I Am A Killer S1E1

Photo credit: IMDB

So I don’t know if you have watched this show and at times it’s really not for the faint of heart. However, it gave me a different perspective on a few things, so I highly recommend it. I will say that the sticking point for me to want to watch it was when I was watching the trailer and an inmate goes “yeah I killed him, and I don’t feel bad about it.” He then laughed, and it sent chills down my spine. I had to know what made this person so cold and tick. I needed to watch this show as soon as possible. I am happy to say that I enjoyed every minute of it and I am now going to take you through each episode. I will be doing a blog post per episode. I am going to first talk about the episode and everything that was presented in it. Then I am going to talk about the additional research I have done on the inmate for that episode. As well as any thoughts and feelings I have about the topic at hand or policies related to the episode.

Before we begin my look at episode 1, they share the same fact at the beginning of every episode, and I figured I would do the same;

Since the death penalty was reinstated in 1976, 8000+ have been sentenced to death for murder.

IAAK EP1: Means to an End
Death Row Inmate #322534
James Robertson | Age 54 | In prison: 37 years

In 2008 James Robertson strangled his cellmate, Frank Hart, to death. In the episode, they claim that there was no clear motive for the crime. Robertson grew up on the east side of Orlando, Florida. He classified his family as lower-middle class, he was really indifferent when talking about his childhood. He claims to have started using drugs at a young age as well as early criminal behavior at the age of 12. When Robertson was originally sent to prison, it was at age 17 for burglary and aggravated assault and escape. His sentence was 10 years. He received additional time on his sentence for behavior issues while serving his sentence. Due to his behavior, Robertson was placed in Close Management (CM).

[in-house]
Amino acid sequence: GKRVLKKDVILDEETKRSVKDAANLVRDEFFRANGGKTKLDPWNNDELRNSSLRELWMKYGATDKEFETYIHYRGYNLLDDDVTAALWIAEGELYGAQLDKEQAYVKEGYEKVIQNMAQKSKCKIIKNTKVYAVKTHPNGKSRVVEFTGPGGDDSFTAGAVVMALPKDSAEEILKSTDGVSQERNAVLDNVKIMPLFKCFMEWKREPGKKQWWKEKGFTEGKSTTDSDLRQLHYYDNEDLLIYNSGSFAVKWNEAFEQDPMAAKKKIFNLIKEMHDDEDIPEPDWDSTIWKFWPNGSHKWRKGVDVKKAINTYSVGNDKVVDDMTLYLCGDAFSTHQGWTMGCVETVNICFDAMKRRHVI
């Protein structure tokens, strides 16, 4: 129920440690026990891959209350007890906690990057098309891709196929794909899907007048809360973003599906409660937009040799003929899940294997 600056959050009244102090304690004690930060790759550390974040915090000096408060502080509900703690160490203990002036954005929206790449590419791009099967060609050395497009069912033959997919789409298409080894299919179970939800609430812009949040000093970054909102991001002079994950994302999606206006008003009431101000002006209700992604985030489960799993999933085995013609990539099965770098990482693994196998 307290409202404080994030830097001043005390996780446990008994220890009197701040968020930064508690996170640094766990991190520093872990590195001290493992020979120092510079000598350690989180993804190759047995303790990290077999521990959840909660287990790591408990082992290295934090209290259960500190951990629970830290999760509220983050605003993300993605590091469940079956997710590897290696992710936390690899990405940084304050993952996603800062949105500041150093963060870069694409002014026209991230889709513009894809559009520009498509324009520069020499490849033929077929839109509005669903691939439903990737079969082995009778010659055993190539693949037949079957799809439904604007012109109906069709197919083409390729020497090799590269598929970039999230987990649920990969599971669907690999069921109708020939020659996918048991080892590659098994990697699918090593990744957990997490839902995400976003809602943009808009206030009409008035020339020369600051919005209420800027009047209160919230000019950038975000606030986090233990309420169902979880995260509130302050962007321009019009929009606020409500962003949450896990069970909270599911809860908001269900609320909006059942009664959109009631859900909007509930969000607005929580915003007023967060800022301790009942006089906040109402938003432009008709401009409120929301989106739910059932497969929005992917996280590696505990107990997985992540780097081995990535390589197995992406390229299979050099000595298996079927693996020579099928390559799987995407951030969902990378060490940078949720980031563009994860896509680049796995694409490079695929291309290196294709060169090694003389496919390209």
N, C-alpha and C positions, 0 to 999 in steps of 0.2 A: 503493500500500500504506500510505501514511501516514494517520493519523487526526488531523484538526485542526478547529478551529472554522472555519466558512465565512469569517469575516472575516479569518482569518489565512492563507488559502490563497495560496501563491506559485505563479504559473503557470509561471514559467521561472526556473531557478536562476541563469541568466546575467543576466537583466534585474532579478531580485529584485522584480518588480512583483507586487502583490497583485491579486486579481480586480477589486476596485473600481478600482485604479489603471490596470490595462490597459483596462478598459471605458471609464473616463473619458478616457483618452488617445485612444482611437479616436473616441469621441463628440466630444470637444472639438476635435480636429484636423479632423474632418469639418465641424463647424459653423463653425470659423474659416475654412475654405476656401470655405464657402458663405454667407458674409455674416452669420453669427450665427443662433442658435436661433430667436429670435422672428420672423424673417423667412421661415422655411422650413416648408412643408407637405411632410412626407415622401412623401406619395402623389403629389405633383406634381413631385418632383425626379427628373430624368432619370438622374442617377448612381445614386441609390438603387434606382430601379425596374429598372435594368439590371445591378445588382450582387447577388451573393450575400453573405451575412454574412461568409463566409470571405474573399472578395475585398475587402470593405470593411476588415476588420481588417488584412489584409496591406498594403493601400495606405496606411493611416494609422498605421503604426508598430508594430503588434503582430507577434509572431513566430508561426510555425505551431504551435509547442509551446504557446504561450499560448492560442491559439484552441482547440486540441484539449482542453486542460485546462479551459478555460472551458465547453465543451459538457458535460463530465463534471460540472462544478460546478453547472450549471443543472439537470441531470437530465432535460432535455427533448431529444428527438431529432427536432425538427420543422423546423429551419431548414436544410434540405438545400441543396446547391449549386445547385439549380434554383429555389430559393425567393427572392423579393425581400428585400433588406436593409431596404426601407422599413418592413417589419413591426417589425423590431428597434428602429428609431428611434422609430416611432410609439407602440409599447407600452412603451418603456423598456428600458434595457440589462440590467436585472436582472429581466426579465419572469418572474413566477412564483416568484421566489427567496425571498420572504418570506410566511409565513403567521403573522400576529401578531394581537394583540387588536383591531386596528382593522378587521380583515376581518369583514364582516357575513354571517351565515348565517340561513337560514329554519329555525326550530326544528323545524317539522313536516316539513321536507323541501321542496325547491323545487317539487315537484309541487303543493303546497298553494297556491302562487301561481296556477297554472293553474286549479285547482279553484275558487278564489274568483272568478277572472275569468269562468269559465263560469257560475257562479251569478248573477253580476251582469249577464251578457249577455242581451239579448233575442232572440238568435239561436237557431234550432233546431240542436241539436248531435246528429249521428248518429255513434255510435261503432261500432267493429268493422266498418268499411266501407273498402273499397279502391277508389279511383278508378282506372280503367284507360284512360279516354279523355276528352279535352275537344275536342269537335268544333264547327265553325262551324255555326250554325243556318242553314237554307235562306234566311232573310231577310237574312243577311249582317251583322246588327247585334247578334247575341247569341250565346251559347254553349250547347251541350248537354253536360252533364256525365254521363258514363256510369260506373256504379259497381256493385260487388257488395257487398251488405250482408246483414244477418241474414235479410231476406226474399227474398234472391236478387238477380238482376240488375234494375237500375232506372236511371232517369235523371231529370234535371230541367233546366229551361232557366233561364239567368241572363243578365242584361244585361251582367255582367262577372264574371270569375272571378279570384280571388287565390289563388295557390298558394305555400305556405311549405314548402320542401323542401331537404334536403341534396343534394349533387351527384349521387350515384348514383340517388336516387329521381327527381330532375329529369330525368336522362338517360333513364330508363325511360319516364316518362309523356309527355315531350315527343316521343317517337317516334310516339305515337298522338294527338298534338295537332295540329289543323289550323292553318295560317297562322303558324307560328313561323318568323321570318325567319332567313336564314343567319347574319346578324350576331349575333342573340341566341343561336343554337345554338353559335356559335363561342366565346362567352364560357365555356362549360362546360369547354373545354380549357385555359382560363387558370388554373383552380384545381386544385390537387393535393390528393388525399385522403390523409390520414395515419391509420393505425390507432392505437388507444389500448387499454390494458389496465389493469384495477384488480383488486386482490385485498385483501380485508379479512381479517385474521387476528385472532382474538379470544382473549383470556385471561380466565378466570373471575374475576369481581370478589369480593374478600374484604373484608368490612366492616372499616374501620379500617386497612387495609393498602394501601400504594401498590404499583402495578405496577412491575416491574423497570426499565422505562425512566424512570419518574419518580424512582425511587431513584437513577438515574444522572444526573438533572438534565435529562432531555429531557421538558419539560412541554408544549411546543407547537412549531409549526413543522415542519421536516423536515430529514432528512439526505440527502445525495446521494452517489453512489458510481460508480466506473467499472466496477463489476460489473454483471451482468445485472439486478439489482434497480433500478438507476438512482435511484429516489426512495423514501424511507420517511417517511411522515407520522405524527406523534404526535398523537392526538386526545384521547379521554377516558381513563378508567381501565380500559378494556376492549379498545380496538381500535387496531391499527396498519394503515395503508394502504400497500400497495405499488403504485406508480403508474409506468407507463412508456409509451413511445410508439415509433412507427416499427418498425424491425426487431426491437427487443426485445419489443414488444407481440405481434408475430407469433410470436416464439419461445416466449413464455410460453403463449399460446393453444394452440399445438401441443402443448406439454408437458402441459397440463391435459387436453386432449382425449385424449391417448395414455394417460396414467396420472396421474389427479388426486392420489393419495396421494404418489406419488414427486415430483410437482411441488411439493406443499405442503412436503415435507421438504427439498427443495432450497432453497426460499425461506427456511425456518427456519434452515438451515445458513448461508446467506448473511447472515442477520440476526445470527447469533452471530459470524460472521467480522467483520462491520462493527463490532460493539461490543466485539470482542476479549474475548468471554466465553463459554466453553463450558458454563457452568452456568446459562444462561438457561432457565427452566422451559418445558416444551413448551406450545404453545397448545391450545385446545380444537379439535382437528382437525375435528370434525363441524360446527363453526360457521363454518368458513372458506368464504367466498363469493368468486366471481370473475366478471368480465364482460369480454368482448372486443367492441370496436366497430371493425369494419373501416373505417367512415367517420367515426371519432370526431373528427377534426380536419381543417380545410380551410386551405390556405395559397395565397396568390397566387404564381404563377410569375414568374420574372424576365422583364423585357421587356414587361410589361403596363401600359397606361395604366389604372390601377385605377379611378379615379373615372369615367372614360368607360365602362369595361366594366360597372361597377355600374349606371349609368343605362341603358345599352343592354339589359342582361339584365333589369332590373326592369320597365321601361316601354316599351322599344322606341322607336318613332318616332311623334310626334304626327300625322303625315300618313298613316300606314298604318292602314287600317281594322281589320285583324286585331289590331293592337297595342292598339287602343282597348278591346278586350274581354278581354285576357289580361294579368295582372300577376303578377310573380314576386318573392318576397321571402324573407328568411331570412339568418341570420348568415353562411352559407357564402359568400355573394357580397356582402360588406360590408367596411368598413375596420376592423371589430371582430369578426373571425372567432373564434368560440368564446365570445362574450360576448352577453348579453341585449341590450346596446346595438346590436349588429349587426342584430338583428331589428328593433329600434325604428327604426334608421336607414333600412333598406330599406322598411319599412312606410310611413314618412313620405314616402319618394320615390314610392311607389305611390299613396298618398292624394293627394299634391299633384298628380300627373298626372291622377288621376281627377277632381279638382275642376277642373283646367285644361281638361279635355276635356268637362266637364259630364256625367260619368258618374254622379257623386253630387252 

Close Management (CM): is the confinement of an inmate separate from the general population.
Close Management Rules:

  • Solitary confinement of up to 23 hours per day.
  • Permitted weekly exercise: 6 hours
  • Restricted work activities
  • Personal property can be removed
  • Restricted visitor rights

Robertson hated CM and wanted to be on death row. He killed his cellmate because he believed that Hart was a child molester. He freely admits that he feels no remorse over the killing.
They at one point interview someone who Robertson claims is a friend, yet the former inmate says they are not friends and he couldn’t stand Robertson. The former inmate refers to Robertson by his nickname of Chicken Head. He describes Robertson as a narcissist, a “piece of shit,” quick to violence and is a cowardly bully.
When Robertson killed his cellmate, he was not automatically sentenced to death. He fought for 3 years to be sent to death row. He went through 5 attorneys to get sentenced to death. In 2012, the Florida Department of Corrections (FL DOC) was instructed to prepare a pre-sentence investigation report (PSI). The PSI played a key part in the process of determining his fate. On December 18, 2012, Robertson was sentenced to death. The determination to sentence him to death was not made to reward him but because of his violent record only escalating over time. Almost 20 years (of the 37), Robertson had spent in CM. He has spent 5 years so far on death row. No execution date has been set.